Industry figures have welcomed the ‘ambition’ of the government’s recently unveiled Circular Economy Package but have expressed concern that further measures may be needed.
The UK, Welsh, Scottish and Northern Ireland governments published their Circular Economy Package yesterday, 30 July (see letsrecycle.com story).
It includes targets to recycle 65% of municipal waste by 2035 and to have no more than 10% municipal waste going to landfill by 2035, as set out in the EU’s Circular Economy Package.
Dr Simon Ellin, chief executive of the UK’s Recycling Association, told letsrecycle.com: “We were advocates of the ambitious European CEP originally, so wholly welcome its adoption by the UK – it signals the governments ambitions for our industry which is encouraging.
“The challenge is going to be delivering it in a post-Covid, post-Brexit UK. The glaring hole in the UK’s recycling ambitions is the lack of UK processing capacity for some materials, notably paper and plastics.
“There are so many teeth in the circular cog that need to grow at the same rate. Good luck though, we are big fans of ambition and innovation.”
The EU Circular Economy Package was approved in April 2018 (see letsrecycle.com story) but will no longer apply in the UK following Brexit.
The government has been keen to stress how the Circular Economy Package builds on its Resources and Waste Strategy.
John Scanlon, chief executive officer of SUEZ recycling and recovery UK, said: “We welcome the UK’s continuing commitment to maintain, and in places exceed, the ambitions of our European neighbours in the area of resources and waste.
“The target to recycle 65% of municipal waste by 2035 is particularly important as this encompasses not only household waste but also waste from businesses that is similar in composition to household waste, and which is essential to meeting recycling targets.
“We look forward to feeding into the government’s forthcoming series of consultations on consistent collections, a deposit return scheme and extended producer responsibility, as it is the fine detail of these reforms that is key to achieving its ambition of a more circular economy.”
As part of the Resources and Waste Strategy, formal second stage consultations on the three areas of proposed waste and recycling legislation look set to take place in early 2021 (see letsrecycle.com story).
The original transposition deadline for the legislation was 5 July 2020. Defra told letsrecycle.com there had been unavoidable delays due to the coronavirus pandemic.
“It is reassuring to see that the UK will remain aligned with an important package of measures”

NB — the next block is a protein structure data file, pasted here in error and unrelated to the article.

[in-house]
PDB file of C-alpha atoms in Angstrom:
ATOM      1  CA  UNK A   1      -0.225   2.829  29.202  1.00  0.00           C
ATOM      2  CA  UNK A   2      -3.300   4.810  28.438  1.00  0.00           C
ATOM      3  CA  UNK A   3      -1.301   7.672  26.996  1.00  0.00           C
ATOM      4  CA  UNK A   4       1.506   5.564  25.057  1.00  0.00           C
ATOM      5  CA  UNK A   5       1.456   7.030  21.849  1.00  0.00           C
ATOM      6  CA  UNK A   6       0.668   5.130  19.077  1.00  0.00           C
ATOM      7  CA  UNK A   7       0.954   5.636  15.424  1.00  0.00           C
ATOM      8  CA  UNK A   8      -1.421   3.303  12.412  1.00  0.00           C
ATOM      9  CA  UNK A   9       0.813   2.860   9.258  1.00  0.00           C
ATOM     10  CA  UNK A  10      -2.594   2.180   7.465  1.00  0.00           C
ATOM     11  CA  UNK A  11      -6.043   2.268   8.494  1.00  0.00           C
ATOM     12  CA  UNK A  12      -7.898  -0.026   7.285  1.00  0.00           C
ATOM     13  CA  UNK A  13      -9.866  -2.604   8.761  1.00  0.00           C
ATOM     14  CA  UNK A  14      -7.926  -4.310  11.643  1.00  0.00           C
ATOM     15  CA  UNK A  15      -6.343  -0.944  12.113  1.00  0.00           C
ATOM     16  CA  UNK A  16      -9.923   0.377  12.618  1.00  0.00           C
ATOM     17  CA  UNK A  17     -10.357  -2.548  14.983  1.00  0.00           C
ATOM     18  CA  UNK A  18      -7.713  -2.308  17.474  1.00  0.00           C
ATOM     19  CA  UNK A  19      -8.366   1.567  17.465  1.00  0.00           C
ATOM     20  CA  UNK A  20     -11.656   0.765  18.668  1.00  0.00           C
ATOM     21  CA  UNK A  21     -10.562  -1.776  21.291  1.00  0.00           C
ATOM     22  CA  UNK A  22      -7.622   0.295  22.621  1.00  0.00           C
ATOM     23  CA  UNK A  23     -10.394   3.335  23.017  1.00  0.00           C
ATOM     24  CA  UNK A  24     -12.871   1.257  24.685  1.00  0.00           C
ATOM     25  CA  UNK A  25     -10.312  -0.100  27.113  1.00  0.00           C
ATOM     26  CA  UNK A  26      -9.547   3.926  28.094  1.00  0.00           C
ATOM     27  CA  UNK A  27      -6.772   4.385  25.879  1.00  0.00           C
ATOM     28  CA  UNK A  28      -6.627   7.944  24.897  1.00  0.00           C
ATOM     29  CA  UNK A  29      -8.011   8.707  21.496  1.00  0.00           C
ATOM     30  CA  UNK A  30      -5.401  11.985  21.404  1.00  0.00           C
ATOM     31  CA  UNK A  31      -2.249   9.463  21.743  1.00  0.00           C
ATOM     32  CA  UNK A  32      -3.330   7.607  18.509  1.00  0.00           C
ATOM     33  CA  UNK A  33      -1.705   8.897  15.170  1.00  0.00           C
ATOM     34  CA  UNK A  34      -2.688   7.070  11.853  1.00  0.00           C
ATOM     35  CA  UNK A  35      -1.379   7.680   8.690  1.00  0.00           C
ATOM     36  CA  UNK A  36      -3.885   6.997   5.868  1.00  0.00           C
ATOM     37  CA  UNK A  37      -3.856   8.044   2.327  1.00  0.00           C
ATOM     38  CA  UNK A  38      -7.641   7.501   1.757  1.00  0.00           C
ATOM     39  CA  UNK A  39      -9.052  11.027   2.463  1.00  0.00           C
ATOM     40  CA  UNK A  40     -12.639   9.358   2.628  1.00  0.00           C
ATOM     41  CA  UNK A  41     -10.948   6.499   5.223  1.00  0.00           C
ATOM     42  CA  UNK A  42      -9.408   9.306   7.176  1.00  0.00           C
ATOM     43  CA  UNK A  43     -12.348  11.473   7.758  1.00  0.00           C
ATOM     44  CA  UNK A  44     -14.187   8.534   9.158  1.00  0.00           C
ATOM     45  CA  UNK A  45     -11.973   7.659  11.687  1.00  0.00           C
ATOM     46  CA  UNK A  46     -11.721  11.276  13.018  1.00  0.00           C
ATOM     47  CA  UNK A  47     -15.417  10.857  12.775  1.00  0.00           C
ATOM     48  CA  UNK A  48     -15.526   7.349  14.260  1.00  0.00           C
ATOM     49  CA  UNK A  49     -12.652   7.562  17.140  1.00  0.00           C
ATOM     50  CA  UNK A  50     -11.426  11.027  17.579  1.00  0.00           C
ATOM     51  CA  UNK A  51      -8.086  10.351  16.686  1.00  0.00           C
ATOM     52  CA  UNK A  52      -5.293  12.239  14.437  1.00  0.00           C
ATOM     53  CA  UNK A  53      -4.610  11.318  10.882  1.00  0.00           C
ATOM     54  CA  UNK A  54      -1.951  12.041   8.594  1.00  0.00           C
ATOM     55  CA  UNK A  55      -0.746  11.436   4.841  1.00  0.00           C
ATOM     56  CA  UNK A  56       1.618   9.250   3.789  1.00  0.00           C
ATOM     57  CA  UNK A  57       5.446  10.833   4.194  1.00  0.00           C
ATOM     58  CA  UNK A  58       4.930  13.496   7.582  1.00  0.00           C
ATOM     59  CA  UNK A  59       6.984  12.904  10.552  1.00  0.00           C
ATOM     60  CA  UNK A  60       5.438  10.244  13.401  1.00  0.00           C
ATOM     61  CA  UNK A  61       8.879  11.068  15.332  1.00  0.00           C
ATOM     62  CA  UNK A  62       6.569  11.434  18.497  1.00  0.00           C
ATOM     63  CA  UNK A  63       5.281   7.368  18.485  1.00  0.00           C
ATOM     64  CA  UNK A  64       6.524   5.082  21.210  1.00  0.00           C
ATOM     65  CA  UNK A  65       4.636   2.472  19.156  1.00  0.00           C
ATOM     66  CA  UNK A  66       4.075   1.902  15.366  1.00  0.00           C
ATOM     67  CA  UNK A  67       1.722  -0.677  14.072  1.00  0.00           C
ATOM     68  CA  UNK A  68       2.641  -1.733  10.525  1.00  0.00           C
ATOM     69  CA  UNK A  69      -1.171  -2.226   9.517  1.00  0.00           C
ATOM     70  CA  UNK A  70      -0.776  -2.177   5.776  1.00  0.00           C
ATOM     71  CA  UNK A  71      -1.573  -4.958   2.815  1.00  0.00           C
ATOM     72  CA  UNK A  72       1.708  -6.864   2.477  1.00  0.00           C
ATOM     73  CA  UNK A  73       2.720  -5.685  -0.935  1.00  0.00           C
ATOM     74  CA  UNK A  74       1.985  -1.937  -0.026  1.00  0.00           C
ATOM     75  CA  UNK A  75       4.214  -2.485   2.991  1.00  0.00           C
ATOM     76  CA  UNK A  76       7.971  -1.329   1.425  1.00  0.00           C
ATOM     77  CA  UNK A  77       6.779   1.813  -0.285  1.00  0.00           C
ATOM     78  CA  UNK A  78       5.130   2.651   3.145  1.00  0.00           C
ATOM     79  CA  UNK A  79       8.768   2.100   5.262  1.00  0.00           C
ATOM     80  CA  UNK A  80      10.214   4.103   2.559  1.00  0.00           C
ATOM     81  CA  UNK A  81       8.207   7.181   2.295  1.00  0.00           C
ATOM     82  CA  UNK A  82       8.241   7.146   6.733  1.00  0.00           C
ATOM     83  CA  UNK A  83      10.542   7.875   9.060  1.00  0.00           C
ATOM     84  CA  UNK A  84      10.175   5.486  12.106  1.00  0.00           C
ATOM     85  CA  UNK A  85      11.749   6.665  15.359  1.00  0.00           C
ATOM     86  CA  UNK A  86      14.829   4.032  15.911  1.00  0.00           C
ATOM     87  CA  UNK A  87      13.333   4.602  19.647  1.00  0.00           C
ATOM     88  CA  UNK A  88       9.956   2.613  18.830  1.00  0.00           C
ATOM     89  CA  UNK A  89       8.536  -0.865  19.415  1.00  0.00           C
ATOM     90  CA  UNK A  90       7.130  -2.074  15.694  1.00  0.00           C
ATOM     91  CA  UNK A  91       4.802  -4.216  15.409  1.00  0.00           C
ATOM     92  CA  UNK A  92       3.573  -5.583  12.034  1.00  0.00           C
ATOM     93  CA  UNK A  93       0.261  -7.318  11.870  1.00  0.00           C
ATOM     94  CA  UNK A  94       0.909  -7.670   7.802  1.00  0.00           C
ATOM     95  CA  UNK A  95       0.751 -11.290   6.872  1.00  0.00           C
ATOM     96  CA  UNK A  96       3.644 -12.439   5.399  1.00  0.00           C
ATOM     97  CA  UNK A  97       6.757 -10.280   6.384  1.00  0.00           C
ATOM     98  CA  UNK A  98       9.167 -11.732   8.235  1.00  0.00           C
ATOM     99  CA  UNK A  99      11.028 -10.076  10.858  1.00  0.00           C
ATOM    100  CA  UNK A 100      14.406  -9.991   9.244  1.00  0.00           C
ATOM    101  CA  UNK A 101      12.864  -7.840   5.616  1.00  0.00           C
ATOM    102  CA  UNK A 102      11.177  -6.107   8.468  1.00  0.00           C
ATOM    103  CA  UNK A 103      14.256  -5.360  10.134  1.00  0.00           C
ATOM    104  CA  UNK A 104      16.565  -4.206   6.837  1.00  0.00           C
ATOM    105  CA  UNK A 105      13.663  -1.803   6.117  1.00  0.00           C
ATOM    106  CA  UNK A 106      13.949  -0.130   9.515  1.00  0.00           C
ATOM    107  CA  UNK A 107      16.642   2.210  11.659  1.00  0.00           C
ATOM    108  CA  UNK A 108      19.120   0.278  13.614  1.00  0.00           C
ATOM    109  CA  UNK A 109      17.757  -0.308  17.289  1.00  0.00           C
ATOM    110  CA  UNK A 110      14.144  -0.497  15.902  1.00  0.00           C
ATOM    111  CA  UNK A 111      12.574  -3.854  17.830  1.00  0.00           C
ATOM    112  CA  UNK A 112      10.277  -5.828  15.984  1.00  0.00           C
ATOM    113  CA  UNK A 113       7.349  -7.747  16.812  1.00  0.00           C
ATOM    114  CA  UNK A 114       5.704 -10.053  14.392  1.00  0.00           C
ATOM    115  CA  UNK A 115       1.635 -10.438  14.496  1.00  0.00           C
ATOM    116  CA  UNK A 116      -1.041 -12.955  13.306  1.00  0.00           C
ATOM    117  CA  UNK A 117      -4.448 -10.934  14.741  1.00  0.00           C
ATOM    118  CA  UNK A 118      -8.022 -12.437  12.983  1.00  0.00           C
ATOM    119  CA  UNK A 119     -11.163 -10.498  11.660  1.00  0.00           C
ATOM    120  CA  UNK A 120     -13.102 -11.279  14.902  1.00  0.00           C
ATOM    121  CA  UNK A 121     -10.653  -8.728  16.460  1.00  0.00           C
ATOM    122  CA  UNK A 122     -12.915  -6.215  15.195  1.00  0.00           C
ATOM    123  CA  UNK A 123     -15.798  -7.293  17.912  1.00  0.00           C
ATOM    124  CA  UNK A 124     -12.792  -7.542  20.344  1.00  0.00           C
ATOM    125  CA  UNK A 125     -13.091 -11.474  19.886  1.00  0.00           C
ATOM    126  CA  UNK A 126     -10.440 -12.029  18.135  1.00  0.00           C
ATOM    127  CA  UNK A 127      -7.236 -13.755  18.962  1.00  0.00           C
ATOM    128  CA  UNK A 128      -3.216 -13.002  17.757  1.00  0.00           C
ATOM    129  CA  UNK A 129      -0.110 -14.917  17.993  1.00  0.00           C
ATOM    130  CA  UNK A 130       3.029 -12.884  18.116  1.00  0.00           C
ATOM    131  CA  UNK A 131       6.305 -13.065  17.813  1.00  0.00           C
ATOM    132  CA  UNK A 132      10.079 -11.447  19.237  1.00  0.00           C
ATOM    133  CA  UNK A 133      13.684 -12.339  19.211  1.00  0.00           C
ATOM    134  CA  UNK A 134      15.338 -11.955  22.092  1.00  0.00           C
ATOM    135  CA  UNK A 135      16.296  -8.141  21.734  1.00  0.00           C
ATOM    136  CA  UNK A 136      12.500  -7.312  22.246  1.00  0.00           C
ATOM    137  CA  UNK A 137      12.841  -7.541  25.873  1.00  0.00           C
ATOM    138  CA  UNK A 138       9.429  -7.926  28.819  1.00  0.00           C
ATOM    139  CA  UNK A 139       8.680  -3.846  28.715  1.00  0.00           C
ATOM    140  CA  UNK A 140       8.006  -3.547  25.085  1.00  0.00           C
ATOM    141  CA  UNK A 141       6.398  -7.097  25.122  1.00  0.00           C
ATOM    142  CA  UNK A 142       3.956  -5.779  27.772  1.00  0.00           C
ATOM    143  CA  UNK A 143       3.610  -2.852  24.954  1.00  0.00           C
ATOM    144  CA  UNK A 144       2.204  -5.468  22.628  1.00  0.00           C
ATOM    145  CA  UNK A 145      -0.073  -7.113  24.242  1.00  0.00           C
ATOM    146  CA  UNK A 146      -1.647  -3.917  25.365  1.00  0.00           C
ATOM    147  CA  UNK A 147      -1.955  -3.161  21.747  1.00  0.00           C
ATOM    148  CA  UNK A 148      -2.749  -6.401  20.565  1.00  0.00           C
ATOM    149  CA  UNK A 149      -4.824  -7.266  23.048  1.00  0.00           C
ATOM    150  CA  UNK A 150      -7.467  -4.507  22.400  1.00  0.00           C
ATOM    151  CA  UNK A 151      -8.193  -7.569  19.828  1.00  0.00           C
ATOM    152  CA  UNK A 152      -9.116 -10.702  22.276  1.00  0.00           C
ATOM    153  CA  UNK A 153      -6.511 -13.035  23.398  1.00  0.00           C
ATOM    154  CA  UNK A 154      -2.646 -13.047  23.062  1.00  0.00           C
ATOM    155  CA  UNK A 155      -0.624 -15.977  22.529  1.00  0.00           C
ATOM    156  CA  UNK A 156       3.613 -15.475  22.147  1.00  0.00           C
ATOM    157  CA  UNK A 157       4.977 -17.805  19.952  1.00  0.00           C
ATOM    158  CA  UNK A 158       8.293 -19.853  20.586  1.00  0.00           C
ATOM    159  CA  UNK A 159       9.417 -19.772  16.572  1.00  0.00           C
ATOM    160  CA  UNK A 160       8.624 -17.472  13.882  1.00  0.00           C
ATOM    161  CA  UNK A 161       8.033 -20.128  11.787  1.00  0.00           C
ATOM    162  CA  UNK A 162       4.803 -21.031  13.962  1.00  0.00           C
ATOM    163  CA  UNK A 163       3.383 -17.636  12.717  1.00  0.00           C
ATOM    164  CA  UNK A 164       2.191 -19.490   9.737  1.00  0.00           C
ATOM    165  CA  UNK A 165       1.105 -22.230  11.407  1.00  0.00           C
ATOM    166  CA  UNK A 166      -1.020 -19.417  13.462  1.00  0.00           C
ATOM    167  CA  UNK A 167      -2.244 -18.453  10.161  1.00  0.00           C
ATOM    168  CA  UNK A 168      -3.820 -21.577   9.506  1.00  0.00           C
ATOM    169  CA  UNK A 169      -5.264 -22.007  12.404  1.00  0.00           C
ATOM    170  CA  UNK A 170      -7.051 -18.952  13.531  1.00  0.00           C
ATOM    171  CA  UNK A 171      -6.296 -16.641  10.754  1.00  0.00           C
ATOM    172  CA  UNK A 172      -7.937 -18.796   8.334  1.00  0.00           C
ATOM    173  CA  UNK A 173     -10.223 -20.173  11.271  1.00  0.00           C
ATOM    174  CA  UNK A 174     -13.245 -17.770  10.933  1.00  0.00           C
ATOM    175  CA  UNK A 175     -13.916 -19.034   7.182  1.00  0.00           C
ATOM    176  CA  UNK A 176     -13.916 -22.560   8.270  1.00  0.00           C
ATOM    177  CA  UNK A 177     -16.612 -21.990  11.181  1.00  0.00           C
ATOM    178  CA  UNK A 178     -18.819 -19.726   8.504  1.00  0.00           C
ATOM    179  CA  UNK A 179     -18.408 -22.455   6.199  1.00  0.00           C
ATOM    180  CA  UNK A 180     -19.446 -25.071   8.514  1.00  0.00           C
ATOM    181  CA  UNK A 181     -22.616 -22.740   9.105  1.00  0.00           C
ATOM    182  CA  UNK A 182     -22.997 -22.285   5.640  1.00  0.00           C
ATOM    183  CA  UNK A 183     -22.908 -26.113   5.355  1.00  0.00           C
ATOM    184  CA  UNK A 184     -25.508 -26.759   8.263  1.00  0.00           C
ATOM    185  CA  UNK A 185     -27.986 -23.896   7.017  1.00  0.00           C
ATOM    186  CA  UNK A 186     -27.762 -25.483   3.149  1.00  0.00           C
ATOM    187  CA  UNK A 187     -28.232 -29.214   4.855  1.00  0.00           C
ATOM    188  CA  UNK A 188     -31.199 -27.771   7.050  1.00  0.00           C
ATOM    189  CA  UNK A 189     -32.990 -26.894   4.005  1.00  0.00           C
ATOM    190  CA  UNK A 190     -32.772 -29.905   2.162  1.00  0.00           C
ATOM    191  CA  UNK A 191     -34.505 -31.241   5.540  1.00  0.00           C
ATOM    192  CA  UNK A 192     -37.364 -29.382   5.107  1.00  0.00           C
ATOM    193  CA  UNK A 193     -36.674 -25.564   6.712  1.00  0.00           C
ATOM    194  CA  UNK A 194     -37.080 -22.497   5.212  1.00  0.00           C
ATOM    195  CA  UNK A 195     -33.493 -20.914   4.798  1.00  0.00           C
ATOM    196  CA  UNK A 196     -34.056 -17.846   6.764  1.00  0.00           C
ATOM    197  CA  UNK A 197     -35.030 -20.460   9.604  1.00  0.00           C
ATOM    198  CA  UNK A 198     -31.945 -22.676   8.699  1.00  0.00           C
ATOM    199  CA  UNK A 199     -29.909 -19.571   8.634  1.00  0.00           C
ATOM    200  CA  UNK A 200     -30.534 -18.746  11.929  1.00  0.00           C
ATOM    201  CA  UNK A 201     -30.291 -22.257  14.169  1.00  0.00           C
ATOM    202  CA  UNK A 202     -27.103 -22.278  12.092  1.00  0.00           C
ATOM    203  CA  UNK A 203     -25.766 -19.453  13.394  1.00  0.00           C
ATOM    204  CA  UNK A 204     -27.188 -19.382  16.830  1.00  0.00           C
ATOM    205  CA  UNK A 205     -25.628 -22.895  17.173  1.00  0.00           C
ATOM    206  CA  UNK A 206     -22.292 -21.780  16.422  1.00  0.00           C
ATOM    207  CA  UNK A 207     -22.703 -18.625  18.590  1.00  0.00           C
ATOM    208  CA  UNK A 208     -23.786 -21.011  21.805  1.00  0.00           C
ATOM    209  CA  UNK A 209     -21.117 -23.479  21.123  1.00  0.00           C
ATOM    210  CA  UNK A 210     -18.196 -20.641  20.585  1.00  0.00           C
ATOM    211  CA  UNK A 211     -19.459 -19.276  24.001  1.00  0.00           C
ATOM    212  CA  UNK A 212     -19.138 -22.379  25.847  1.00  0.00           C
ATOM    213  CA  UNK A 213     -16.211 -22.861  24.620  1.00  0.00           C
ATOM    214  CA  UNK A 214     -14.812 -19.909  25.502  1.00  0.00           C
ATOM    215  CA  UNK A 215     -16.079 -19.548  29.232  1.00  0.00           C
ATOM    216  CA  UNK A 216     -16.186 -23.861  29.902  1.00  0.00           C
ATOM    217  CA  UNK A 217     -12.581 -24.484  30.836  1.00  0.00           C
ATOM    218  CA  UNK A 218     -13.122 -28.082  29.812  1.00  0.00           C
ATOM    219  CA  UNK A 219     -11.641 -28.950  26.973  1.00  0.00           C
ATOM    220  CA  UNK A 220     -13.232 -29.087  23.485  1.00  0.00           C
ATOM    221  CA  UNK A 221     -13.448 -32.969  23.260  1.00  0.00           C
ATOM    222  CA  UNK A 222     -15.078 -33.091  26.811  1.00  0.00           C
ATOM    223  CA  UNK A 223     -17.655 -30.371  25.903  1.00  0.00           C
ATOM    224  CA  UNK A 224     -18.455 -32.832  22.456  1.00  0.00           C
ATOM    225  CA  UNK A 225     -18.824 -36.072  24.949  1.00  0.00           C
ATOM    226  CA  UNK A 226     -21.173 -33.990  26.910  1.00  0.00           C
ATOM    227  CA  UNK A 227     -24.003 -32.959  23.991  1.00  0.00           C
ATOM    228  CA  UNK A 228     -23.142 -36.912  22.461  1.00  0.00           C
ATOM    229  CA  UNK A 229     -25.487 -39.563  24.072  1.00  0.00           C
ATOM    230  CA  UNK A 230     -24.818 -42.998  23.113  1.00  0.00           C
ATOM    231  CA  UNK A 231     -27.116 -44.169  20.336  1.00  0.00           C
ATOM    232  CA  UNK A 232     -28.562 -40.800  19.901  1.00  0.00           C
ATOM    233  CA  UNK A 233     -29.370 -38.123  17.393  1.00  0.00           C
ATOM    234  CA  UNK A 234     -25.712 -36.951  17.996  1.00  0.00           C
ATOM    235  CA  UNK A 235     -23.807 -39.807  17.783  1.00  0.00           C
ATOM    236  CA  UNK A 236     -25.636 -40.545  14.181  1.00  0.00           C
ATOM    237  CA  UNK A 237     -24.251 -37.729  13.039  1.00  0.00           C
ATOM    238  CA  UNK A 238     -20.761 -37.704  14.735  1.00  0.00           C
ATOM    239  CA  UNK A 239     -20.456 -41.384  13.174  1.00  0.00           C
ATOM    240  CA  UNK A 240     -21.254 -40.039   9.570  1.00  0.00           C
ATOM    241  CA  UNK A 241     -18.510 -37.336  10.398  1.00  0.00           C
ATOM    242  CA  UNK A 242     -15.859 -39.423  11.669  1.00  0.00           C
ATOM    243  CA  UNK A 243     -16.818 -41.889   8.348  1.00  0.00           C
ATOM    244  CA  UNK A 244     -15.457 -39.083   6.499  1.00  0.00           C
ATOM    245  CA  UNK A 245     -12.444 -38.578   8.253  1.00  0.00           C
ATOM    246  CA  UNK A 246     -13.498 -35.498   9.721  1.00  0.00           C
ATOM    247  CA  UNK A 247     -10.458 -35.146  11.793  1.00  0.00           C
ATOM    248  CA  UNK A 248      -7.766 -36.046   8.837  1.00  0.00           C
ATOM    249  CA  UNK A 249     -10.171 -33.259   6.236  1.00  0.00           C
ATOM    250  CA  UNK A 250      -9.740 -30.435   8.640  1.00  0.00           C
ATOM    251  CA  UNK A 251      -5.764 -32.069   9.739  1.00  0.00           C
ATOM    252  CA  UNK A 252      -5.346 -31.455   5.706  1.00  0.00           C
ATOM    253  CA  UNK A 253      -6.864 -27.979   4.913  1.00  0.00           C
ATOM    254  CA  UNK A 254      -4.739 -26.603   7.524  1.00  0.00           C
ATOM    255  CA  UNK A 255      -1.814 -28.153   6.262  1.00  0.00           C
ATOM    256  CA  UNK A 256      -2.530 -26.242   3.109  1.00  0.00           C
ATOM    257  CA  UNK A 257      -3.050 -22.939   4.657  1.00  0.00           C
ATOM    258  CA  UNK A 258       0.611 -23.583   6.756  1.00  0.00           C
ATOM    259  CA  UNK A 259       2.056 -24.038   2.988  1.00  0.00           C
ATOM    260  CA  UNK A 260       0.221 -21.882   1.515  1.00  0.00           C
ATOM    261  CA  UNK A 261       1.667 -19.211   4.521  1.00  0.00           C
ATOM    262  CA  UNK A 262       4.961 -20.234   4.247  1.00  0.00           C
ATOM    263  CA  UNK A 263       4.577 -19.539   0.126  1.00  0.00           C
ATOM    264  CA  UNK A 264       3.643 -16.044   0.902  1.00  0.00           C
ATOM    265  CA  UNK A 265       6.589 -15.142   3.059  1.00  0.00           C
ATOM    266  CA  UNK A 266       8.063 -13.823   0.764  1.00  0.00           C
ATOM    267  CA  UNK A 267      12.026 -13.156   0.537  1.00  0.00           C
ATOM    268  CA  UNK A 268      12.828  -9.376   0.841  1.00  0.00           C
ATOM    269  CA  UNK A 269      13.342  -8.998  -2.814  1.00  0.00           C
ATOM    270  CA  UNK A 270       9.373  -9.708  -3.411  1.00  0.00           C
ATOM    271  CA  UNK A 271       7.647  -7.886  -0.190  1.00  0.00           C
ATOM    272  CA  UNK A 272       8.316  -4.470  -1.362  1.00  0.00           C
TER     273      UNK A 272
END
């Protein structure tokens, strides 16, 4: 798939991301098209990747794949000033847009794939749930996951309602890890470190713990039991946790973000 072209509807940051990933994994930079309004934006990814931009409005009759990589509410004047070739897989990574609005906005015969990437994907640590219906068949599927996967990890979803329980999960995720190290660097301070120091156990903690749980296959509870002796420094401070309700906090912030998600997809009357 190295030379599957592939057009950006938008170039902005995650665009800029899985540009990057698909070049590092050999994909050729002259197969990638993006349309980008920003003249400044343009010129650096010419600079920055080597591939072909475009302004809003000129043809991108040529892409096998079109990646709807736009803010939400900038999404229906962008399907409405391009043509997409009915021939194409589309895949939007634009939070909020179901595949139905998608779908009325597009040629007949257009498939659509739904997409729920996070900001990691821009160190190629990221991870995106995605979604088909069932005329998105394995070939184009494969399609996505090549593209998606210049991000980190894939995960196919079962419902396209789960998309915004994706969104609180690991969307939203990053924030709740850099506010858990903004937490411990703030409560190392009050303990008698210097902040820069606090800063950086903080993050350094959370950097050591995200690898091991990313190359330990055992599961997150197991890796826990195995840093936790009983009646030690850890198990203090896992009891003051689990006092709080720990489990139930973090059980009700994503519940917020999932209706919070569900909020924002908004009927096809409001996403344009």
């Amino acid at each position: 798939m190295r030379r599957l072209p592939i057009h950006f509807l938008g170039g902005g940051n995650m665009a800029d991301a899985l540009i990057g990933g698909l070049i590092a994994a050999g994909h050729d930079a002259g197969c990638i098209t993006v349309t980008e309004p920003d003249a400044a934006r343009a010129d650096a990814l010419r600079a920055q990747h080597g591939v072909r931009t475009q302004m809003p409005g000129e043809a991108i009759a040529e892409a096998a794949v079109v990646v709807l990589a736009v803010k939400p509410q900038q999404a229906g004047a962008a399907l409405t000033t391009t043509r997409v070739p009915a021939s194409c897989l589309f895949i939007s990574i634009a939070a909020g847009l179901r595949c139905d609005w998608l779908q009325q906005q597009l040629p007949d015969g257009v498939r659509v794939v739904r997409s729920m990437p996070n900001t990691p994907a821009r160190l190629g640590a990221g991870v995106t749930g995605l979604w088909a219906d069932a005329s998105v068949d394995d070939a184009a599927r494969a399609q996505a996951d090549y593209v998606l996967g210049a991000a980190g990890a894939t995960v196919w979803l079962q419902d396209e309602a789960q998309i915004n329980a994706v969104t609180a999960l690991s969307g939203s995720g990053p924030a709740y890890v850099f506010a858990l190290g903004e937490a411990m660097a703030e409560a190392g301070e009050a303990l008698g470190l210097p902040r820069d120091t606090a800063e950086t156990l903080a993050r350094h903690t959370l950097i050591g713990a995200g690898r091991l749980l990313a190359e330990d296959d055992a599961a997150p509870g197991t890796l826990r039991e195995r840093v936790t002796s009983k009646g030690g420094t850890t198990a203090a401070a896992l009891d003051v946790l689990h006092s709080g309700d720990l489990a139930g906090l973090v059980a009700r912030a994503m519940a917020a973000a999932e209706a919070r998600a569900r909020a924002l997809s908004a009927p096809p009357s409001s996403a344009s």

Responding to yesterday’s announcement, a spokesperson for the Chartered Institution of Wastes Management (CIWM) said: “Earlier this week, CIWM went on record stating that Defra should provide clarity on the UK government’s intentions with regards to the EU Circular Economy package given the passing of the transposition deadline.
“We are pleased, therefore, to see the joint statement issued today by the four UK governments.
“While the devil is always in the detail, and CIWM will be scrutinising the list of transposition measures proposed, it is reassuring to see that the UK will remain aligned with an important package of measures that will shape resources and waste policy across Europe for years to come.
“We also look forward to working with the UK governments to ensure that the UK genuinely does lead the way ‘in driving global resource efficiency’ in the future.”
While the announcement has been broadly welcomed, some specialist recyclers have expressed concerns about the omission of measures to deal with waste electrical and electronic equipment (WEEE).
IT services company 3stepIT’s chief commercial officer Jason Skidmore said: “This announcement is a welcome acknowledgement that the circular economy is crucial to economic resilience and positive climate action.
“Plastic has taken centre stage in the climate debate and its pleasing to see the government try to tackle this issue, but electronic waste – the world’s fastest growing waste stream – is a glaring omission.
“The UK has consistently missed its targets for electronic waste collection, and this should be an opportunity for the government to tackle this issue by applying the principles of the circular economy.”
Today (July 31), the Local Authority Recycling Advisory Committee (LARAC) – which represents council recycling officers – also highlighted changes in yesterday’s circular economy package which might affect local authorities. This includes requirements to ensure that separately collected waste materials are not incinerated or landfilled, the separation of illegally mixed hazardous waste and new requirements for record keeping relating to the treatment of hazardous waste.